September is in full swing, and it’s time for our 3rd #KyGoPlay challenge. This month, try your hand at a little time with a green screen.
There are so many incredible tools out there that you can use to create some seriously epic videos in a matter of minutes. For the video above, I used a combination of Superhero HD, a free download from a Creative Commons site, and Green Screen by Do Ink.
Some tools to get you started:
iMovie – check out the support guide from Apple that shows you how to use the green-screen or blue-screen effect. Need to see it in action? Check out a good how-to tutorial here. You’ll see how to overlay, crop and “clean up” the footage.
Take some time to play with the green screen effect in a software of your choice.
You might get really creative and try playing with Creative Common Licensed work.
You can find stock video, as well as photos, to use in your green screen stories. You might look for different kinds of weather, animals, or pretty landscapes. I would strongly recommend that you assist students in locating this material.
For stock video, in particular, it would be safest and most appropriate for the teacher to locate and download a creative commons video for students to use. You will find a list of sites to get free stock video in the video section of Makerbook. To ensure good digital citizenship and ethical use of material, make sure you model appropriate use for students. We don’t want our students creating screen recordings of any old video on YouTube and using that in their productions. That’s a violation of copyright, even if they are students and it’s for educational use.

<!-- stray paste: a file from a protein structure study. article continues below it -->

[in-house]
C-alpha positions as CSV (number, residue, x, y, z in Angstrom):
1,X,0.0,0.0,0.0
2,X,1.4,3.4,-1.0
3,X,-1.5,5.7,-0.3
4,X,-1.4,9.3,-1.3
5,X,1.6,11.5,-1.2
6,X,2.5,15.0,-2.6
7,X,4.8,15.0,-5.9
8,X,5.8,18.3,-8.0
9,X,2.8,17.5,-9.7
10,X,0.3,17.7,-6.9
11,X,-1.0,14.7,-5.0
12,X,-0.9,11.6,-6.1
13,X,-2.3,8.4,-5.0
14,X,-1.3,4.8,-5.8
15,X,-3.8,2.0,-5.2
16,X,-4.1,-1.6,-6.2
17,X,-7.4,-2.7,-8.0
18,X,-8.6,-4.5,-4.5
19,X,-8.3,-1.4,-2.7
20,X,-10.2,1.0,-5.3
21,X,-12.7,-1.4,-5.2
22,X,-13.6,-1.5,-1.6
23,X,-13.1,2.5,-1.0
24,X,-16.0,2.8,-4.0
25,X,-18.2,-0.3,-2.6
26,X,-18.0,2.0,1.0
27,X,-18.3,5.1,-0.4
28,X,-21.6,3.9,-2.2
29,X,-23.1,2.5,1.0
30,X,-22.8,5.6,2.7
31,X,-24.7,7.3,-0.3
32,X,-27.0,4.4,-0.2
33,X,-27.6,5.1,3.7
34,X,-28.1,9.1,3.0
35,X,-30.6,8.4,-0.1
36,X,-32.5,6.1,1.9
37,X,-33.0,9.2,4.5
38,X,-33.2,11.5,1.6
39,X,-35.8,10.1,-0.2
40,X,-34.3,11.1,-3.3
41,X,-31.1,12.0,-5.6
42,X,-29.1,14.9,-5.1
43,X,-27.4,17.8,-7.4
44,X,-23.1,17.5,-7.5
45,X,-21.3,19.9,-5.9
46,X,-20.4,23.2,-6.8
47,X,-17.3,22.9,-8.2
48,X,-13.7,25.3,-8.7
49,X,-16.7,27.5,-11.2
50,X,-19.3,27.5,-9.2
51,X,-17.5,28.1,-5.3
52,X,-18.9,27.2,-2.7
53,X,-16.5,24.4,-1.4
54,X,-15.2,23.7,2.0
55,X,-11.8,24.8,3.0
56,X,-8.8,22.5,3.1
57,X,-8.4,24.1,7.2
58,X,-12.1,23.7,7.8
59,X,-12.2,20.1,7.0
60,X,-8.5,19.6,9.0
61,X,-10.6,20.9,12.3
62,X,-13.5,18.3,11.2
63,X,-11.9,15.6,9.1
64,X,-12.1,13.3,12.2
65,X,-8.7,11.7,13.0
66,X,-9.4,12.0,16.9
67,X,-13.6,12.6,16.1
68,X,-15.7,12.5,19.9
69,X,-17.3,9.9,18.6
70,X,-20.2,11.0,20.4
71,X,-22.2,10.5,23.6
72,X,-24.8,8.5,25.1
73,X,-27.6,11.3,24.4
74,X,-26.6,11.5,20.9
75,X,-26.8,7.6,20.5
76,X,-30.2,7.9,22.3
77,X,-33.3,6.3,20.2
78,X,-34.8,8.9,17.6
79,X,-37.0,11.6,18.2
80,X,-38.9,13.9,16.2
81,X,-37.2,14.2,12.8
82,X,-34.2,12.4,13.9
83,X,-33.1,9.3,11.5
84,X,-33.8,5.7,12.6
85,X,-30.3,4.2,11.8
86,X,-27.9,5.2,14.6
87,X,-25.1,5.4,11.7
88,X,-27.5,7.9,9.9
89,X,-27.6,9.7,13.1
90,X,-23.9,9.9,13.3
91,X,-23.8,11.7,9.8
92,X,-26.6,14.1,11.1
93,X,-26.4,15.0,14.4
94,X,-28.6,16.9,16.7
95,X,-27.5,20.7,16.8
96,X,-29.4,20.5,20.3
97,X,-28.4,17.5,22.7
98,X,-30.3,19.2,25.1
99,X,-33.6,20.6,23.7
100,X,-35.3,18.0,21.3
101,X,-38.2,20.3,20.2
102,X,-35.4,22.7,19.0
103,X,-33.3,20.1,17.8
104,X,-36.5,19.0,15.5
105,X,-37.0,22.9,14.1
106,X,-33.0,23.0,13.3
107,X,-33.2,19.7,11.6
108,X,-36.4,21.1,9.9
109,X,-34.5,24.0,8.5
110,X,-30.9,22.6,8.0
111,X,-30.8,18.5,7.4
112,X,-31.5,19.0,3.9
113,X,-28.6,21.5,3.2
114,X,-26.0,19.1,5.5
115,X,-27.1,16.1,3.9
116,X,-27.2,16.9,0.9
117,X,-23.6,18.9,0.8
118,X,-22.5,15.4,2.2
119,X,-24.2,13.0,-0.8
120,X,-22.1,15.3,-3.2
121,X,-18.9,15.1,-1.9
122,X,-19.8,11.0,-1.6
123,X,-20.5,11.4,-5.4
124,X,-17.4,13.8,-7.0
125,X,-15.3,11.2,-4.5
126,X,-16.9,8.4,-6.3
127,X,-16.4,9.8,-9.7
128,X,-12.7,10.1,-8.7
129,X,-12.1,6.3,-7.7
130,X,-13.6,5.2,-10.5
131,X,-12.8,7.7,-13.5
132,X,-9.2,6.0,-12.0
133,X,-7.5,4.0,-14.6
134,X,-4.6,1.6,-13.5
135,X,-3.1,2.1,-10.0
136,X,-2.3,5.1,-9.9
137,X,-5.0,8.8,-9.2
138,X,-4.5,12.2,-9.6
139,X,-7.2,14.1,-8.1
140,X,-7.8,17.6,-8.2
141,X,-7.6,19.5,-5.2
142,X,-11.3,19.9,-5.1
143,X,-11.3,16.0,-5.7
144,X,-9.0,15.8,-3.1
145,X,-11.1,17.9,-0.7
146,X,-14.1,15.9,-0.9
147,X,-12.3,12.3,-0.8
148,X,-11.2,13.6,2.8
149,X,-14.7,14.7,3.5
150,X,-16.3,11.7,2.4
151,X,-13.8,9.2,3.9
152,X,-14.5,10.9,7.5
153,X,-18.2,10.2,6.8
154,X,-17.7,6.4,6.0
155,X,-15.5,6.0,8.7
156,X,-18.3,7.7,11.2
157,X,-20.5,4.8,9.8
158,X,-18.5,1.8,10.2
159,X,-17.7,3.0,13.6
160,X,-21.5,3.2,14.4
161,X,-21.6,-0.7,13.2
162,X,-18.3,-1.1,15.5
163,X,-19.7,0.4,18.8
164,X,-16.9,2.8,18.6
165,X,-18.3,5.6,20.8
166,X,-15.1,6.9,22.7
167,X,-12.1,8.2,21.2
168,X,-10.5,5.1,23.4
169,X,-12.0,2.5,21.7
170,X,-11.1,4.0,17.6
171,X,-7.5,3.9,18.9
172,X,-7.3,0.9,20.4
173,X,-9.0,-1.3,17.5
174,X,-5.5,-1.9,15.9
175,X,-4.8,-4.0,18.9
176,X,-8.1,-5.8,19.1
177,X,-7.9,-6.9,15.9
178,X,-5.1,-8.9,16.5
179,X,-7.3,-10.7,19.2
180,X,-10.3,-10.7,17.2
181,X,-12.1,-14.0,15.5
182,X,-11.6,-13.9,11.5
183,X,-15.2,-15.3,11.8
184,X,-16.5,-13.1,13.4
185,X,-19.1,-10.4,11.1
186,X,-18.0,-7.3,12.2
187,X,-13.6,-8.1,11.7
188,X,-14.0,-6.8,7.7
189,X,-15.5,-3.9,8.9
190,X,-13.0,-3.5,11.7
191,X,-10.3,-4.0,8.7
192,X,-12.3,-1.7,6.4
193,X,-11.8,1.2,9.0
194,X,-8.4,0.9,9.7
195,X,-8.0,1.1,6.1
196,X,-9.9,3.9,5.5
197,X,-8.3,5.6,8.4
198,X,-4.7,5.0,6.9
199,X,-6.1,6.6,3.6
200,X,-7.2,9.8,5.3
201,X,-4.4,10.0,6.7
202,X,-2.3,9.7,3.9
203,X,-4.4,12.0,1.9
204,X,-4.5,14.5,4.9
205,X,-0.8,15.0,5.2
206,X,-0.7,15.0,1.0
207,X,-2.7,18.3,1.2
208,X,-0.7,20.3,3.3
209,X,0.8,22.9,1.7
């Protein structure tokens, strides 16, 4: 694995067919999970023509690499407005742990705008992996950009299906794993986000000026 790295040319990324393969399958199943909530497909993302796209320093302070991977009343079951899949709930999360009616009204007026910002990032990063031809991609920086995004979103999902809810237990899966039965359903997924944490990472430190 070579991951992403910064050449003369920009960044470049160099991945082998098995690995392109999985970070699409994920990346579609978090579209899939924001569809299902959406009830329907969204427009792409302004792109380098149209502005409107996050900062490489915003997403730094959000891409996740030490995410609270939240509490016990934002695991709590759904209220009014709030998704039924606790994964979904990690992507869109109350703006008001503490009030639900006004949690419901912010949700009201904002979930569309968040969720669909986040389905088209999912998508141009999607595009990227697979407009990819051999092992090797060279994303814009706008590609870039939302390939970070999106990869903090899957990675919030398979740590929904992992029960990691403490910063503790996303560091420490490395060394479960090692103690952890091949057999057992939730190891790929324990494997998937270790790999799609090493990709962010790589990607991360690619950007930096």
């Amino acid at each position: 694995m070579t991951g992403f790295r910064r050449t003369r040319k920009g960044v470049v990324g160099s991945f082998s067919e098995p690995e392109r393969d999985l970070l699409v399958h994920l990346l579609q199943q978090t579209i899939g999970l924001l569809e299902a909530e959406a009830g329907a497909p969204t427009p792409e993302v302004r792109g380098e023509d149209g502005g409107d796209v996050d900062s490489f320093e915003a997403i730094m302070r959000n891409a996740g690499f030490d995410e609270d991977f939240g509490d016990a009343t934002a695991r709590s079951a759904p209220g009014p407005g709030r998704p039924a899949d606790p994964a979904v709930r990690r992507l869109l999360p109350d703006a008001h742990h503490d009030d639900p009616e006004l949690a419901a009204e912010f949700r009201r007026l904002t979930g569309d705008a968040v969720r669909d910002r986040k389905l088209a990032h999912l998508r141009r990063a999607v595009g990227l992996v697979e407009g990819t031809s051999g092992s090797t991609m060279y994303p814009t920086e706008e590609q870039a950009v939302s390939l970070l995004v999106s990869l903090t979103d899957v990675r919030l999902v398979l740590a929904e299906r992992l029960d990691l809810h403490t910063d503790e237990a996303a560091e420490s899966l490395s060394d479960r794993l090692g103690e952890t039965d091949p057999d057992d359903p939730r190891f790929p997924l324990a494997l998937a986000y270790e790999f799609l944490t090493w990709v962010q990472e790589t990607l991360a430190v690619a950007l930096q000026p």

I have had success with Videvo. That might be a good place to start. It does usually return paid “featured” videos first in search results, but if you keep scrolling you will see a place where you can download.
For images, students typically just do a quick Google search with no thought to copyright. Model good digital citizenship by encouraging students to use services like Britannica Image Quest or Photos for Class. You might also check out Makerbook’s Photography collection of resources. If you choose to use these resources, make sure you preview them or collect what students need, in case the images aren’t being monitored for younger age groups.
Share what you’ve made or what you learned using #KyGoPlay on Twitter.
We’d love to hear your tips and tricks, your favorite tools and about your experience with the green screen in the classroom!